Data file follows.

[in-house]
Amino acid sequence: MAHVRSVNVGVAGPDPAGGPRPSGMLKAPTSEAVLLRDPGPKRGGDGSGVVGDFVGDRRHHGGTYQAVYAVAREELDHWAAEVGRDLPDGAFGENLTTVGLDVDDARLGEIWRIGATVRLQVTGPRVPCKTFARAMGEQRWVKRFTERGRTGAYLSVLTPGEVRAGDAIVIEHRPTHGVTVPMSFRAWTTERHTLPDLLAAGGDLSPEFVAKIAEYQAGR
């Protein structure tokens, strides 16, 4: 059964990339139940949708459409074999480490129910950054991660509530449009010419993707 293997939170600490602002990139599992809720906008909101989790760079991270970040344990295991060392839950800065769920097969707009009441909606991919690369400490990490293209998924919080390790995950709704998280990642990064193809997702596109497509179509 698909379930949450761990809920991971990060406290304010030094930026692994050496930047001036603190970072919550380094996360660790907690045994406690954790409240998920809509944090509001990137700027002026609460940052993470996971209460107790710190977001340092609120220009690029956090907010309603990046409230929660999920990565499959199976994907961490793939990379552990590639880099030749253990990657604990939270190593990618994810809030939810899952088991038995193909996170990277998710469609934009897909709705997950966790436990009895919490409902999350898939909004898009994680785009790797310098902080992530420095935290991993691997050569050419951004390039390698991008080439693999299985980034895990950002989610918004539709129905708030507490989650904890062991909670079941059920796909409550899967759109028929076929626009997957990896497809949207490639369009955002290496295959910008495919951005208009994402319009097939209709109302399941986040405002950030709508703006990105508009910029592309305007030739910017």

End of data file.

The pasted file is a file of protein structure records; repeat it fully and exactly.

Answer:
[in-house]
Amino acid sequence: MAHVRSVNVGVAGPDPAGGPRPSGMLKAPTSEAVLLRDPGPKRGGDGSGVVGDFVGDRRHHGGTYQAVYAVAREELDHWAAEVGRDLPDGAFGENLTTVGLDVDDARLGEIWRIGATVRLQVTGPRVPCKTFARAMGEQRWVKRFTERGRTGAYLSVLTPGEVRAGDAIVIEHRPTHGVTVPMSFRAWTTERHTLPDLLAAGGDLSPEFVAKIAEYQAGR
């Protein structure tokens, strides 16, 4: 059964990339139940949708459409074999480490129910950054991660509530449009010419993707 293997939170600490602002990139599992809720906008909101989790760079991270970040344990295991060392839950800065769920097969707009009441909606991919690369400490990490293209998924919080390790995950709704998280990642990064193809997702596109497509179509 698909379930949450761990809920991971990060406290304010030094930026692994050496930047001036603190970072919550380094996360660790907690045994406690954790409240998920809509944090509001990137700027002026609460940052993470996971209460107790710190977001340092609120220009690029956090907010309603990046409230929660999920990565499959199976994907961490793939990379552990590639880099030749253990990657604990939270190593990618994810809030939810899952088991038995193909996170990277998710469609934009897909709705997950966790436990009895919490409902999350898939909004898009994680785009790797310098902080992530420095935290991993691997050569050419951004390039390698991008080439693999299985980034895990950002989610918004539709129905708030507490989650904890062991909670079941059920796909409550899967759109028929076929626009997957990896497809949207490639369009955002290496295959910008495919951005208009994402319009097939209709109302399941986040405002950030709508703006990105508009910029592309305007030739910017």